Just 11 years ago, the world was a different place. To give you an idea – a newly invented iPhone was about to launch, George W. Bush was president of the United States, and oil and gas were coming off years of low prices. In fact, when I started thinking about this type of work in the early 2000s, gas prices across the U.S. were below $1.50 per gallon.
Not many executives at Ford (and across the business world) saw financial gain in being green at the time, so convincing suppliers that soy foam was the material of the future wasn’t easy. But in 2008, when oil costs skyrocketed and gas approached $4.00 per gallon, then the value of soy foam suddenly became obvious.
I like to tell my colleagues, and the students that I regularly present to, that for years while trying to pitch my ideas of a more sustainable vehicle, I was kicked out of every meeting room in the company. Meaningful change doesn’t come easy, and often takes some serious perseverance. At times, I worried our breakthroughs would forever live on the shelf of our laboratory, but that thought drove my team and I to fight even harder.
Eventually, we got the support of our executive chairman, Bill Ford. Even in economic downturns, he was instrumental in keeping us funded, and that investment has paid off today in our industry-leading use of sustainable materials. We finally had a champion to help convince the company that not only was replacing petroleum-based polyol good for the environment, it was good for business.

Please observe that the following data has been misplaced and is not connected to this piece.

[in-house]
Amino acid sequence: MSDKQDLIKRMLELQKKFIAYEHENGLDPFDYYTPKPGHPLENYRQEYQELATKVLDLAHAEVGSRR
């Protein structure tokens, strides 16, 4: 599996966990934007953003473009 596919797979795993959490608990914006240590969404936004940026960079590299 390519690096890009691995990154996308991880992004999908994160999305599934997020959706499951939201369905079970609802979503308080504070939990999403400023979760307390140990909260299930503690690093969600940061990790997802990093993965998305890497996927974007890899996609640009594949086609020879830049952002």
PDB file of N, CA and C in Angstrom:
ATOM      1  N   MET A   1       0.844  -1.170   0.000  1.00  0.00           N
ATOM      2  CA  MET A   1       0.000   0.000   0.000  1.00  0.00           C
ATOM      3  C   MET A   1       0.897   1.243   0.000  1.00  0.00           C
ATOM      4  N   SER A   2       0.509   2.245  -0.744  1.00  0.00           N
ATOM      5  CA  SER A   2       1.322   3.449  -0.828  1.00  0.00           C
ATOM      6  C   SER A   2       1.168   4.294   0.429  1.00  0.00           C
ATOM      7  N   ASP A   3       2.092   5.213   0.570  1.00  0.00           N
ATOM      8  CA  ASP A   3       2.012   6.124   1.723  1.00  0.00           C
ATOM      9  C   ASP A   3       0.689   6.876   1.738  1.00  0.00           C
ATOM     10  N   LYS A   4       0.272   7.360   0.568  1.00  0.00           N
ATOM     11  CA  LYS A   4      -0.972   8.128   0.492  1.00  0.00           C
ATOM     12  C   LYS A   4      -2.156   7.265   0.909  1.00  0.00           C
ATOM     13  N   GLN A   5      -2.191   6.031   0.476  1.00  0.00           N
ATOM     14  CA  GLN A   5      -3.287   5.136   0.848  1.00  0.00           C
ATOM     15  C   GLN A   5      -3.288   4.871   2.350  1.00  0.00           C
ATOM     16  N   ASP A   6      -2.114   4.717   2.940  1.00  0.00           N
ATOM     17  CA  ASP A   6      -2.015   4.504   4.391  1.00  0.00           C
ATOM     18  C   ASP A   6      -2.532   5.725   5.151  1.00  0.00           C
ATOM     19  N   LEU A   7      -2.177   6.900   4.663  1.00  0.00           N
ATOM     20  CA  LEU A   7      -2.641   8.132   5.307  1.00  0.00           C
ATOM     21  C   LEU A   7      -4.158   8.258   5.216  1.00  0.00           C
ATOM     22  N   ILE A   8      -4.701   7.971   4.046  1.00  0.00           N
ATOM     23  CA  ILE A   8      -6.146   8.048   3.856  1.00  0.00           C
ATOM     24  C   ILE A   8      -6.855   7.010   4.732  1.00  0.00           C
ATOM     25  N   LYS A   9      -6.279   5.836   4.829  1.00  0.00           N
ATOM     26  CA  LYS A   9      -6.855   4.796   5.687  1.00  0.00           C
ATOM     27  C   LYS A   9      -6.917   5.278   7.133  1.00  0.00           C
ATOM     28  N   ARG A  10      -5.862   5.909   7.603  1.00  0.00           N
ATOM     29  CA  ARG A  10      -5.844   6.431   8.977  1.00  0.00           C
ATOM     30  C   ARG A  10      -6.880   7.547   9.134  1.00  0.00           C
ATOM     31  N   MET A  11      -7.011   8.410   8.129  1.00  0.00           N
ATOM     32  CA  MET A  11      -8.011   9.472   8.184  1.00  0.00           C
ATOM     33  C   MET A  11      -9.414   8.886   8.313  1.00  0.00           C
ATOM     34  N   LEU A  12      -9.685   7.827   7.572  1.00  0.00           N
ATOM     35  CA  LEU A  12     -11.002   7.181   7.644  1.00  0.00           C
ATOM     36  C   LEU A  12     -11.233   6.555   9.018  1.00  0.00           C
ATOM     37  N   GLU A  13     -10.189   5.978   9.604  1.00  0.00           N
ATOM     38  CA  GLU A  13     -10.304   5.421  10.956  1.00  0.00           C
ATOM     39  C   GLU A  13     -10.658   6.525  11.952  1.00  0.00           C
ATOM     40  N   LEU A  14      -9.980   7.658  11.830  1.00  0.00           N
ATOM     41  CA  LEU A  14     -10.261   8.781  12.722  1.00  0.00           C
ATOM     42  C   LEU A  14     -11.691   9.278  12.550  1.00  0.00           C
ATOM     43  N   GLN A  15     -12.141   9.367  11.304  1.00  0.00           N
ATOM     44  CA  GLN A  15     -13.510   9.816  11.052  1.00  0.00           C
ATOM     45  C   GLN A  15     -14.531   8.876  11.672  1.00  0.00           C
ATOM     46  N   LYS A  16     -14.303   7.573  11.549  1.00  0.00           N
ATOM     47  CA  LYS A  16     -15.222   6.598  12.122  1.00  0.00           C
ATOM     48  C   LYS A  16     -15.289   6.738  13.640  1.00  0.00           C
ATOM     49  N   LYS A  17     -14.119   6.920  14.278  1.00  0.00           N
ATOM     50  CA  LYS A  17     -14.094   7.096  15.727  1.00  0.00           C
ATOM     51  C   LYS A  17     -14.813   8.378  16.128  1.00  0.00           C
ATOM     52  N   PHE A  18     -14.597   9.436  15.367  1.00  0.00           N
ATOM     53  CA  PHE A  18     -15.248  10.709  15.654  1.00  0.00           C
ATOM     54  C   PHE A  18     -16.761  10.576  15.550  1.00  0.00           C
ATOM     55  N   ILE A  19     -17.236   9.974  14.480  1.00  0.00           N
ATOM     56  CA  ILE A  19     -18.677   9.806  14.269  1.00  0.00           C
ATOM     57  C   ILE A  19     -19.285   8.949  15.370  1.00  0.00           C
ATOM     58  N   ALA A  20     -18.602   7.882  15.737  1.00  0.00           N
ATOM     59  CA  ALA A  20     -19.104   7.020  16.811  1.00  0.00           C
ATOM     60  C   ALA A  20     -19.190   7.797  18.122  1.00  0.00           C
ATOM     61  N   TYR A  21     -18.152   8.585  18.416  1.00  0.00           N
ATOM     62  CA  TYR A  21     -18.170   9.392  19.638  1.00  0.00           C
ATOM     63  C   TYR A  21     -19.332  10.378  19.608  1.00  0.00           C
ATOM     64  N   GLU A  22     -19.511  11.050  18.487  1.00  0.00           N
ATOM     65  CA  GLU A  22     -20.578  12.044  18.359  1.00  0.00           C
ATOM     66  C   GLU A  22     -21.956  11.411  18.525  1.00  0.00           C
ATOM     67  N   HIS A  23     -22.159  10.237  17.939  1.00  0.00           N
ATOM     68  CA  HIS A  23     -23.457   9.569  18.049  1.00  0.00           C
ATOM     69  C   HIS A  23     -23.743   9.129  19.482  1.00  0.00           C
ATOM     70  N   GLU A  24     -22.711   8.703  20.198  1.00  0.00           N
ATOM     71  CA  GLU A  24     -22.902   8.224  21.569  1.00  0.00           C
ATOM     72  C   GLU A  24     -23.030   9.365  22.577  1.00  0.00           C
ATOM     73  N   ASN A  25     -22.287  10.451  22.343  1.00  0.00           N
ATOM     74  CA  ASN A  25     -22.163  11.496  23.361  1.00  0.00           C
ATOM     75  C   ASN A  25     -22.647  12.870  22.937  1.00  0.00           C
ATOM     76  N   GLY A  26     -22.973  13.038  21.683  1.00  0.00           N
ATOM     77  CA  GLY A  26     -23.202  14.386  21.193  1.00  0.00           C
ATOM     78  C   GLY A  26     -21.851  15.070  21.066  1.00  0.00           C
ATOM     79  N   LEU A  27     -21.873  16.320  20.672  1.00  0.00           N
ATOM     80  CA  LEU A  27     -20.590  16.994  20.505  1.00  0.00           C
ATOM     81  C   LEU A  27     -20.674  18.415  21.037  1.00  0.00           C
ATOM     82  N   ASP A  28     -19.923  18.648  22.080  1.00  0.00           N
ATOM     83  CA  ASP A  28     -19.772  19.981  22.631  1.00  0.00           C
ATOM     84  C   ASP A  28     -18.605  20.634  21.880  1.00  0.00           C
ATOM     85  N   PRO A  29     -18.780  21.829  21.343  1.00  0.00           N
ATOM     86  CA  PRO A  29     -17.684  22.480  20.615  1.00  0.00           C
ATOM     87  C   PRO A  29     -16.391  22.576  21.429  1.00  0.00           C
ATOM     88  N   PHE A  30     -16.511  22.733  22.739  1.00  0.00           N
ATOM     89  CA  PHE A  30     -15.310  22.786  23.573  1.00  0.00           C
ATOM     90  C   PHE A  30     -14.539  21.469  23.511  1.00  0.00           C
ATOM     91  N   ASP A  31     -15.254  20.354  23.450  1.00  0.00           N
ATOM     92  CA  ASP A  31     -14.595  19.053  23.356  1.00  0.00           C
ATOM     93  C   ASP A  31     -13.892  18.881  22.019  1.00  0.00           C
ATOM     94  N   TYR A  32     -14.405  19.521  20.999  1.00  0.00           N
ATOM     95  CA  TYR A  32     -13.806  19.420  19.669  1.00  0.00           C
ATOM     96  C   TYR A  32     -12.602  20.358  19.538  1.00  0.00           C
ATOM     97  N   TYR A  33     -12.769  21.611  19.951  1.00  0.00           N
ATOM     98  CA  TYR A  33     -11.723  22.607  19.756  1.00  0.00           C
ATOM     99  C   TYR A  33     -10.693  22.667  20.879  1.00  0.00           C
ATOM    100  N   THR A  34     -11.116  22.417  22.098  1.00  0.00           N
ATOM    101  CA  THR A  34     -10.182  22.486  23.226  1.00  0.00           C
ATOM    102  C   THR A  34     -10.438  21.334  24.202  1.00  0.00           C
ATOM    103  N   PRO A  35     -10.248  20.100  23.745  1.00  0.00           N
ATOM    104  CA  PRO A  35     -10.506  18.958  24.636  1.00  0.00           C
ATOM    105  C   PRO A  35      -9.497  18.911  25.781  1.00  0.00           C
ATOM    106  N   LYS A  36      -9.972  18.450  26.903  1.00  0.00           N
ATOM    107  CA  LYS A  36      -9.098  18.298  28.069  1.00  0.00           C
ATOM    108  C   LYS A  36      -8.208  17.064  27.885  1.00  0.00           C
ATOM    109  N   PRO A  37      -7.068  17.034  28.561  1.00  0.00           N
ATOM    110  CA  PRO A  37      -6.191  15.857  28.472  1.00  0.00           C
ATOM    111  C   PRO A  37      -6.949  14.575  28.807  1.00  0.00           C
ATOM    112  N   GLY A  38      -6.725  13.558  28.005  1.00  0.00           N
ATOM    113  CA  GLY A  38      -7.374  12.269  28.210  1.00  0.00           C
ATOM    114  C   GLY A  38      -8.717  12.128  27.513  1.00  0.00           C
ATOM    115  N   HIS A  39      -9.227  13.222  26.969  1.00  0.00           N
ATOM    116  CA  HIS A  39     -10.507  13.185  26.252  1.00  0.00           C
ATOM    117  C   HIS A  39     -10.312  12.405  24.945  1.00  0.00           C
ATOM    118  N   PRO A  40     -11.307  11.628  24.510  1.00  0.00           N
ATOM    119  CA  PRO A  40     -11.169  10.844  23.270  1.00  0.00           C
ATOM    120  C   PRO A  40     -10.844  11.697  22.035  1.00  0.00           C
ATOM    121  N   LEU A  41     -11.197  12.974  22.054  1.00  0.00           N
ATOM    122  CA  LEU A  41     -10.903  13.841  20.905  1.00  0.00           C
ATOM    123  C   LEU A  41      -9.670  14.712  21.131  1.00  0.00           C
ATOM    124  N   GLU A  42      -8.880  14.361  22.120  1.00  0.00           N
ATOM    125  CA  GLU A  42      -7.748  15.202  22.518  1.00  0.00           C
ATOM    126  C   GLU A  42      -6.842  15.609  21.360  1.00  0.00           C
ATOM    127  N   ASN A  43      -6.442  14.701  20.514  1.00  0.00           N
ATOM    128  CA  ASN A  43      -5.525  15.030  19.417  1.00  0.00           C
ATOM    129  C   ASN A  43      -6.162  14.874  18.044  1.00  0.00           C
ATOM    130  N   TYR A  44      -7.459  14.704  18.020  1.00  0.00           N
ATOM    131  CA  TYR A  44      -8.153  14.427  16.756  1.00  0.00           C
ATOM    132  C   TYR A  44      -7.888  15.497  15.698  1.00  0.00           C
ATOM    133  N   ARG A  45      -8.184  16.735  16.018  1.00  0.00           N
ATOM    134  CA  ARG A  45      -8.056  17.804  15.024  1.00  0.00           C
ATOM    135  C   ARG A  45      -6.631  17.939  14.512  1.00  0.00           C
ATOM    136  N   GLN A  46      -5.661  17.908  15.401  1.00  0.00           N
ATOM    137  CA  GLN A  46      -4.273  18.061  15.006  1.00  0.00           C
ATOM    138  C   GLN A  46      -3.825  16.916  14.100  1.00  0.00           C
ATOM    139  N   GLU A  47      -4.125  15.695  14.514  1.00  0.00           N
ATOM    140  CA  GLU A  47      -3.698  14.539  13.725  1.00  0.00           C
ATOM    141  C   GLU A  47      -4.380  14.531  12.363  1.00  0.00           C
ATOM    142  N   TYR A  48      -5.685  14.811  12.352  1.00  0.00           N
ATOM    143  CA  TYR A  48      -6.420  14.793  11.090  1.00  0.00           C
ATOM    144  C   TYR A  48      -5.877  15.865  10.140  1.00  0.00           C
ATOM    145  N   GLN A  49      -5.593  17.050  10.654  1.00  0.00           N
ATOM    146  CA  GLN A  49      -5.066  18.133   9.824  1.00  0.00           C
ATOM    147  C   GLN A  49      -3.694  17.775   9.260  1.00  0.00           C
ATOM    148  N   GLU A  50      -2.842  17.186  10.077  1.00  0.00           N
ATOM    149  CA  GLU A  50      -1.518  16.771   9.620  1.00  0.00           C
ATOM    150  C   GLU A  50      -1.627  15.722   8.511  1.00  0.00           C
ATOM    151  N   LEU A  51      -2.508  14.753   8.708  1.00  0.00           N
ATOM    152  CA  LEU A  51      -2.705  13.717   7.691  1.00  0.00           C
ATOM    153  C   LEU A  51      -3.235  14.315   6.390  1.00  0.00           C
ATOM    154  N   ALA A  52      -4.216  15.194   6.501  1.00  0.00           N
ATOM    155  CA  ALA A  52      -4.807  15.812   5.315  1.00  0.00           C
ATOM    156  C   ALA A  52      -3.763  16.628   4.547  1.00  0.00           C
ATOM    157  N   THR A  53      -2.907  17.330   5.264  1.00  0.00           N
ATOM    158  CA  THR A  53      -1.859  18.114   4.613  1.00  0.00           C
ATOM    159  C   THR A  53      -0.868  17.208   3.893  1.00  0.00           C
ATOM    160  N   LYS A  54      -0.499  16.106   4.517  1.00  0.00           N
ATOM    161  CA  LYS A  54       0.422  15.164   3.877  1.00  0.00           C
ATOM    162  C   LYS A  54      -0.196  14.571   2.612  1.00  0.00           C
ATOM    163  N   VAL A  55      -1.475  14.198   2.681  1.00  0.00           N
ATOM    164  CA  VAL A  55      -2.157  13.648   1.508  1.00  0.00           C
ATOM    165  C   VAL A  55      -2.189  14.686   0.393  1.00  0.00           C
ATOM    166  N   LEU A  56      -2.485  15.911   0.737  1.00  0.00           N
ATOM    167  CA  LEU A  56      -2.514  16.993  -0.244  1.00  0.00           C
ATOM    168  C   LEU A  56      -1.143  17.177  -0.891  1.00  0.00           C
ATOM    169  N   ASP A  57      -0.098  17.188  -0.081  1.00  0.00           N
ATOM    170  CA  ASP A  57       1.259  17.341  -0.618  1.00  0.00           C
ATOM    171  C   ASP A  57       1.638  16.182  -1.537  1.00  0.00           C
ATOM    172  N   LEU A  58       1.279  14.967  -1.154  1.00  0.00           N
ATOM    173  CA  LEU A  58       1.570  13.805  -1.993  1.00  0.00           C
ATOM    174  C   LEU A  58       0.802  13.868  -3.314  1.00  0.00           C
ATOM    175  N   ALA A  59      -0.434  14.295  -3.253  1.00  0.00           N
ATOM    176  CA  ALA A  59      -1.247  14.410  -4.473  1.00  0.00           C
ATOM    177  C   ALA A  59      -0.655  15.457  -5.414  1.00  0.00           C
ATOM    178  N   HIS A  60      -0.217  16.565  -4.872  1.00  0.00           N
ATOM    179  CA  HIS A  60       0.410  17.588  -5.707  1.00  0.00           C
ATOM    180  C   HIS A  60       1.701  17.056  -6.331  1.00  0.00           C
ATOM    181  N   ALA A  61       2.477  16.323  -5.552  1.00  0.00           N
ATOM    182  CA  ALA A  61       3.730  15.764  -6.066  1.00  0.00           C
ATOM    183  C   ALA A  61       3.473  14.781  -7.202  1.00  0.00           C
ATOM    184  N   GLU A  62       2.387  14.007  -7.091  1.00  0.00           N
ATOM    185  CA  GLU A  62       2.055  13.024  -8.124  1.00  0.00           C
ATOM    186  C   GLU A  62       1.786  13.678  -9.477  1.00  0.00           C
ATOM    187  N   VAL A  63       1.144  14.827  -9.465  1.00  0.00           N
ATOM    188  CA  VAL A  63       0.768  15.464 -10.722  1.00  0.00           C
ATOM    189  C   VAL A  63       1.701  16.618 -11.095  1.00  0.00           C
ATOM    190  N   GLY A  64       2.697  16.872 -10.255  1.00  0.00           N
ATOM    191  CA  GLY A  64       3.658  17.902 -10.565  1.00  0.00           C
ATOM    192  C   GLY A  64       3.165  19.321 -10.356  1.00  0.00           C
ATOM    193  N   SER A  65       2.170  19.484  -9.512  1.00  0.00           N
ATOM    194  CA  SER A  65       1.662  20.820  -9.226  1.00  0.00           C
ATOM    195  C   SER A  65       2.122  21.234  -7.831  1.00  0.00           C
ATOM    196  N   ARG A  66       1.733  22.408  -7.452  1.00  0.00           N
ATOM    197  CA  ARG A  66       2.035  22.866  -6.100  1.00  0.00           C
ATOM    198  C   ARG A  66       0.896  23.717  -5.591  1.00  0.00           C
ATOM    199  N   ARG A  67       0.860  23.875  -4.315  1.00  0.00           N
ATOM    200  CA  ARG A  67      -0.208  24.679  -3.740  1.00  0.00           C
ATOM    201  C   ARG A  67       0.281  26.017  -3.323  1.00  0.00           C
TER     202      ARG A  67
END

Building on our success with soy foam, we began to develop other renewable materials to incorporate into our vehicles, which in turn further helped us reduce greenhouse gas emissions. In some cases, the material allowed for weight reductions as well, leading to improved fuel economy for many of our vehicles.
Today, we are proud to feature nine sustainable materials in our production vehicles – soy, wheat, rice, castor, kenaf (hibiscus), tree cellulose, jute and coconut. As we continue to experiment, the list of renewable resources we are researching reads like an entire farm – tomato peels, bamboo, agave fiber, dandelions and even algae. We’re also exploring innovative uses of carbon itself, and are first in the industry to develop foams and plastics using captured carbon dioxide. This is the type of innovative work I’m proud to say my team does every single day at Ford.
Soy was only the beginning of our journey with sustainable materials. The next 10 years promise even more radical research and revolutionary innovation, underpinned by responsible investment and pioneering vision. Ford intends to remain the industry leader in the use of sustainable materials as we move into a future that’s guaranteed to be exciting. And now, I’m no longer getting kicked out of meeting rooms, but instead being asked to present on how we can make our vehicles – and this world – more sustainable.
Debbie Mielewski is a senior technical leader in materials sustainability at Ford Motor Company.